Galaxy Blasts Neighbor with Deadly Jet

This story was updated at 1:42 p.m. ET.

For the first time astronomers have witnessed a supermassive black hole blasting its galactic neighbor with a deadly beam of energy.

The "death star galaxy," as NASA astronomers called it, could obliterate the atmospheres of planets but also trigger the birth of stars in the wake of its destructive beam. Fortunately, the cosmic violence is a safe distance from our own neck of the cosmos.

"We've seen many jets produced by black holes, but this is the first time we've seen one punch into another galaxy like we're seeing here," said Dan Evans, astronomer at the Harvard-Smithsonian Center for Astrophysics in Cambridge, Mass. "This jet could be causing all sorts of problems for the smaller galaxy it is pummeling."

Evans and his colleagues detail their findings in an upcoming issue of the Astrophysical Journal.

Cosmic death

The deadly galaxy — the largest of two in a system known as 3C321 — is aiming the high-energy jet from its center at a smaller galaxy 20,000 light-years away from it, or roughly the distance from Earth to the Milky Way's core. Both galaxies are situated about 1.4 billion light-years away from Earth.

A bright spot in a NASA composite image reveals that the beam is striking the edge of the smaller galaxy, deflecting the spindle of energy into intergalactic space. While not a direct hit, astronomers said the consequences are frightening.

"This is a fascinating result, and we can be glad that we're seeing it from a safe distance," said Neil deGrasse Tyson, an astrophysicist at the American Museum of Natural History in New York who did not contribute to the study. "Knowing how lethal the radiation from the jet could be, I wouldn't want to be anywhere near its line of fire."

Jets from supermassive black holes produce tremendous radiation in the form of X-rays, gamma rays and electrons traveling close to the speed of light. Evans said, however, that the X-ray and gamma-ray photons would ultimately do the most damage to planets.

"The photons can have a really dramatic, profound effect on a planetary atmosphere," he said. "It's likely the ozone layer on an Earth-like planet would be destroyed within months."

Without an ozone layer to protect a planet from deadly space radiation, Tyson said creatures on a planet's surface would perish quickly.

"You would basically render extinct all surface forms of life," Tyson said. "But it may be that subterranean life is ? immune to this kind of violence in the universe."

Recent attack

The offending galaxy probably began assaulting its companion about 1 million years ago, which is relatively recent on a cosmic time scale. Evans said the unusual event makes 3C321 an important object for learning more about the universe.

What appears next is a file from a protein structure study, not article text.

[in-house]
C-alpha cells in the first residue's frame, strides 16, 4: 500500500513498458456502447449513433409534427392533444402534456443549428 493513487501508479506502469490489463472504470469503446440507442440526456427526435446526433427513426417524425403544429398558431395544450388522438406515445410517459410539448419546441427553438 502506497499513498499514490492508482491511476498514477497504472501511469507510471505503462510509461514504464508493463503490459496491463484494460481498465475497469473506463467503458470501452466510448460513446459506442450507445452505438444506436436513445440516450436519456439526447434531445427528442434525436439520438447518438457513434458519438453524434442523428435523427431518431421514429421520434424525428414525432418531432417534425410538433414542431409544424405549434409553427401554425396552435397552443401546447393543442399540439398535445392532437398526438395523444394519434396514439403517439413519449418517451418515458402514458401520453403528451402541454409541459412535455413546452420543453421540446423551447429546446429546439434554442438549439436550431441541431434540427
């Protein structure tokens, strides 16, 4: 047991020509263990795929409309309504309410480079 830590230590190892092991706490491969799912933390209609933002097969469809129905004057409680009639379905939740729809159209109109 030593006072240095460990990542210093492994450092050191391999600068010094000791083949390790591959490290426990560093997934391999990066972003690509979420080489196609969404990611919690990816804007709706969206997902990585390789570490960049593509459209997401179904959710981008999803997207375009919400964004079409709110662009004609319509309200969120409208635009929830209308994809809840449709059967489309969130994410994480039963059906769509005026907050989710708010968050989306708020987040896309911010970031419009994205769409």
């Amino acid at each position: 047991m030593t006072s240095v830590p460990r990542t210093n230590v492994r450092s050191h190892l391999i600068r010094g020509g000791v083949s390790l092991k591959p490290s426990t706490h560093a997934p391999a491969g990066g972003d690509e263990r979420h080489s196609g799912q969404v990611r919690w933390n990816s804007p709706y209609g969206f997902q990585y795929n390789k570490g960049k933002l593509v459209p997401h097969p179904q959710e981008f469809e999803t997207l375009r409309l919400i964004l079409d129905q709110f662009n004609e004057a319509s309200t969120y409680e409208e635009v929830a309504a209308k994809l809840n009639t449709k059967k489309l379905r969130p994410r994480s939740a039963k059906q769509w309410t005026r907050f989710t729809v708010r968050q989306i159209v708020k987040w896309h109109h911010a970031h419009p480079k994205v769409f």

"We've seen jets do pretty weird things to their environments, but a head-on collision is really rare and generates a [large] amount of information about physics that we can understand and use," Evans said. "For that galaxy to be looking right down ? the barrel of the gun of that jet is incredibly rare, so this makes it a really exciting discovery."

Turns out that the "death ray" may not be all bad news for the victimized galaxy, at least theoretically, as such a massive influx of energy and radiation could help form new stars and solar systems by compressing gases.

"In the end [3C321] may be the source of new life in that distant galaxy," said Martin Hardcastle, an astronomer at the University of Hertfordshire, in the United Kingdom. Hardcastle explained that the jet will continue to pour out of its parent supermassive black hole for about 10 to 100 million longer — plenty of time to squeeze otherwise inert gas together into new star systems.

"Jets can be highly disruptive ? but [create] stellar nurseries," Tyson said. "It's a fascinating sort of duality about how these high-energy phenomena influence the environments in which they're embedded."

To fully view the galactic violence and rebirth, astronomers used NASA's Chandra X-ray observatory, Hubble and Spitzer space telescopes, and the Very Large Array and MERLIN radio telescopes on Earth.

Dave Mosher, currently the online director at Popular Science, writes about everything in the science and technology realm, including NASA's robotic spaceflight programs and wacky physics mysteries. He has written for several news outlets in addition to Live Science and, including:, National Geographic News, Scientific American, Simons Foundation and Discover Magazine. When not crafting science-y sentences, Dave dabbles in photography, bikes New York City streets, wrestles with his dog and runs science experiments with his nieces and nephews.